Solutions Marketing Trends: 5 Insights Gained from Executive Interviews

best matchWhat are the top challenges of solutions marketers today? Are they able to leverage the latest social medial tools and methods to develop and market solutions? And what’s the “secret sauce” that a solutions marketer needs to be effective?

As part of my MBA Solutions Marketing elective at the Hult International Business School, I was a member of a student team that had the opportunity to interview 15 leading solutions marketers with companies such as GE Healthcare, IBM, EMC, Philips Healthcare, Schneider Electric, Orange Business Services, and CapGemini. Some of the insights that our class gained from our discussions surprised us. We think they may also be slightly surprising to you.

We decided to focus our discussions with the company executives on 3 main questions:

  1. How do you apply social media tools and methods to promote and sell your solutions? Which one(s) are most effective?
  2. What is your biggest challenge in growing your solutions business?
  3. What, in your view, are the main differences between a product or services marketer and a solutions marketer?
Let’s get to the results. What did we learn from our study?

Insight #1: Contrary to public perception, social media is not a tool widely used to sell solutions; however, it has an important role in promoting solutions by creating awareness. Interestingly, we discovered that 70% of the interviewees did not consider social media to be a primary tool to sell solutions. One person thought that its use in general was ‘overrated’, and only 3 people felt that social media was relevant and useful in the selling process.

Insight #2: Social media can play an important role in creating awareness and gathering feedback from customers. Since it’s generally understood that developing customer relationships is critical for a successful solutions launch and acceptance, nearly every interviewee saw the value of using an array of social media tools to engage with customers. Linkedin appeared to be the most popular due to its ability to be highly focused. In addition, it allowed for the formation of customer communities. Twitter and Facebook were also seen as important to creating awareness, and YouTube allowed prospects to connect with experts and receive critical information about the offerings.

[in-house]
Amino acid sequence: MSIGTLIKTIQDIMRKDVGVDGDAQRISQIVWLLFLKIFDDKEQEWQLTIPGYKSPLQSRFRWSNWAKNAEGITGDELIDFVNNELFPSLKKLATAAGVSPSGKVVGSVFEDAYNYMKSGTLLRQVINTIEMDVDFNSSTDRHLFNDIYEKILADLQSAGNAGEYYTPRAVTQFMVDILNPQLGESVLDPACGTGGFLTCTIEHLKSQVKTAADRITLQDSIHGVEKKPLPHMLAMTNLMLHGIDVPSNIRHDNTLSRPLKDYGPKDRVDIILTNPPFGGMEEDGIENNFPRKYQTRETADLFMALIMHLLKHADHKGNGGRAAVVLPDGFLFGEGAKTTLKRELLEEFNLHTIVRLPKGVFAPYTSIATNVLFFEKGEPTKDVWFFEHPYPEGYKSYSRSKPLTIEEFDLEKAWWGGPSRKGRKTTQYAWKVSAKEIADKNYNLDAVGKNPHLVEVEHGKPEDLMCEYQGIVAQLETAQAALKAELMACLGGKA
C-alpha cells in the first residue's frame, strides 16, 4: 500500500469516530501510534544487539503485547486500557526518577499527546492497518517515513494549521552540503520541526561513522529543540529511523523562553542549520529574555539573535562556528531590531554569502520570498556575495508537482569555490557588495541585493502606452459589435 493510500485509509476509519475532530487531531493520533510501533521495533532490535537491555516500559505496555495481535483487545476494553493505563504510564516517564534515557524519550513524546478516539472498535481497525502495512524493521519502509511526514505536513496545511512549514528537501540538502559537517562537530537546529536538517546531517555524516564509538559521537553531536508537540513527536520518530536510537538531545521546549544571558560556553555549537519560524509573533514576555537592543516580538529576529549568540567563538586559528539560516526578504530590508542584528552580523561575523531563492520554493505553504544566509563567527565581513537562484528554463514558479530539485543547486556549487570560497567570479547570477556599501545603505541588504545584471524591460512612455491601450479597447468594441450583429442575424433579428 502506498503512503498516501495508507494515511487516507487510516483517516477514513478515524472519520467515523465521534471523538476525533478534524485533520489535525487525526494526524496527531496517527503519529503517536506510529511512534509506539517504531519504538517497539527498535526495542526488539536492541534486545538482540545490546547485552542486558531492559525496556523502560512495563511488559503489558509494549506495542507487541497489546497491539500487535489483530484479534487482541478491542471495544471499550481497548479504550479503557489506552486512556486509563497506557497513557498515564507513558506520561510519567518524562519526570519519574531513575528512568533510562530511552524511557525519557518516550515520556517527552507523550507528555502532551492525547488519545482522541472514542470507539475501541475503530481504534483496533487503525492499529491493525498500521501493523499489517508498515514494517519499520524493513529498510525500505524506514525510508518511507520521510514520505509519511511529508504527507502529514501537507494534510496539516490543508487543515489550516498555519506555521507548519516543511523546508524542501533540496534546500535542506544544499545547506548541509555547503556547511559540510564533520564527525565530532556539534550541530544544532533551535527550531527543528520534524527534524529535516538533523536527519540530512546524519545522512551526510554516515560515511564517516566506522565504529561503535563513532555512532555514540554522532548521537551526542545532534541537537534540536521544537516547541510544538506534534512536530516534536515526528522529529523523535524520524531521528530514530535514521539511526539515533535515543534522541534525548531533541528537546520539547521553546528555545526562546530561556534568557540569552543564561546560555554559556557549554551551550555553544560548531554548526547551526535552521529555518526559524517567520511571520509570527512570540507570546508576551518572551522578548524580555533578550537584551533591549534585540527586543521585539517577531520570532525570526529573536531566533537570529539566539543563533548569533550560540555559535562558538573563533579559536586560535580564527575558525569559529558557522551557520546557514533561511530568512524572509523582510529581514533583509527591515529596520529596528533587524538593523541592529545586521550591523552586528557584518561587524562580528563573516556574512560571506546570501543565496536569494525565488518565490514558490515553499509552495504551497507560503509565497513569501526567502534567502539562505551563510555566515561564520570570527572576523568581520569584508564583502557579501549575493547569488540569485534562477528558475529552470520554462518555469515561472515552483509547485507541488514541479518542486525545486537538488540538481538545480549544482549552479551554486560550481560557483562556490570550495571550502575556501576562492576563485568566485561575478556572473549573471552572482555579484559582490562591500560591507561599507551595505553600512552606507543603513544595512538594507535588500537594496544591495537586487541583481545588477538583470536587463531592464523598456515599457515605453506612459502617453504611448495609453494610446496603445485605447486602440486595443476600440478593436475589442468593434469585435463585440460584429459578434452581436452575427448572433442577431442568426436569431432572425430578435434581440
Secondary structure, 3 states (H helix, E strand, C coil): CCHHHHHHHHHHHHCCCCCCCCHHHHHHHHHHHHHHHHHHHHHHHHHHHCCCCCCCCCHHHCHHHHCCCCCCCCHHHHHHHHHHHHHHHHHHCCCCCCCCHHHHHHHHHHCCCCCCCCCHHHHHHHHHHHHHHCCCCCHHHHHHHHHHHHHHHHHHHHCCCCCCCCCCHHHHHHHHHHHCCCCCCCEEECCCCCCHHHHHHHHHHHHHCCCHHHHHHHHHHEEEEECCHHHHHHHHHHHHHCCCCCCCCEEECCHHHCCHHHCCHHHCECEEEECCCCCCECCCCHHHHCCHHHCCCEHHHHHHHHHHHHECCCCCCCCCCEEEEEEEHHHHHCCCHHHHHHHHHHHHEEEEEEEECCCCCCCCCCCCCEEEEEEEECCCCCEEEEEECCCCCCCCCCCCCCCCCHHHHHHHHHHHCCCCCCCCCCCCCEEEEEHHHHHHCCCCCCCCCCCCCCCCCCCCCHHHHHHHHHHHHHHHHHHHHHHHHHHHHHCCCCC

Blogs were also considered important in promoting solutions --some companies had a person dedicated to this task. One company had established a network, or panel, of experts that blogged about their core solutions offerings and invited potential clients to discuss and engage in a dialogue with them.

Another company demonstrated what we considered a “best practice” bylaunching a social media university. This program offered the participants a degree in both Foundational and Advanced Social Media.

Insight #3: Solutions marketers need to be more competent at understanding business and customer issues than technical issues. Well over 60% of the interviewees felt that this was required since their companies were expected to “solve the whole problem” for their customers. In fact, one executive thought that a solutions marketer needed an entrepreneurial mindset to be able to come up with innovative solutions ideas and designs. They needed to be able to translate the customer benefits in terms of value.

Insight #4: Solutions marketers are a lot different from product marketers – end of story! The interviewees pointed out several key differences; in general, solutions marketers:
  • Need to work harder than product marketers in creating a long term relationship with the customer
  • Use more horizontal thinking, and spent more time in developing collaborative relationships between internal BU’s and with channel partners
  • Are better at listening to customers
  • Create different KPI’s, including the ability to measure the ‘BHAG’ (big hairy audacious goals) to be tracked every six months
  • Create “epiphanies” by helping customers understand their business problems and opportunities, and how a particular solution can make a difference
  • Have significant consultative sales experience.
Insight #5: The cultural and behavioural changes required to make the move to solutions are still the biggest challenges. Even where companies had acquired or developed the relevant capability to support the transformation to solutions, the change in attitudes and behaviour can take several years. To accelerate the shift internally, one company introduced a variation of a “voice of customer” initiative to make the organisation more open and transparent. The transparency on how the business was actually run forced people to understand other parts of the business and look outside their silos.

Our Conclusions

The good news was that the interviews validated what we studied in our Solutions Marketing course – in addition, they also shed light on some special issues and challenges. Based upon our learnings, here are 3 takeaways that may have an impact on your solutions business:
  1. Love and embrace social media, but understand its limitations. For awareness generation, it’s fabulous. For helping to close deals, however, use other tools.
  2. Give product marketers the tools and skills that they need to tackle complex solutions. The process and methods needed to be effective are different – very different.
  3. The shift to solutions is still dependent on the soft stuff –“change management” is the killer app of solutions transformation!
best match Author: Susan Gafsen, MBA student 2015, Hult International Business School

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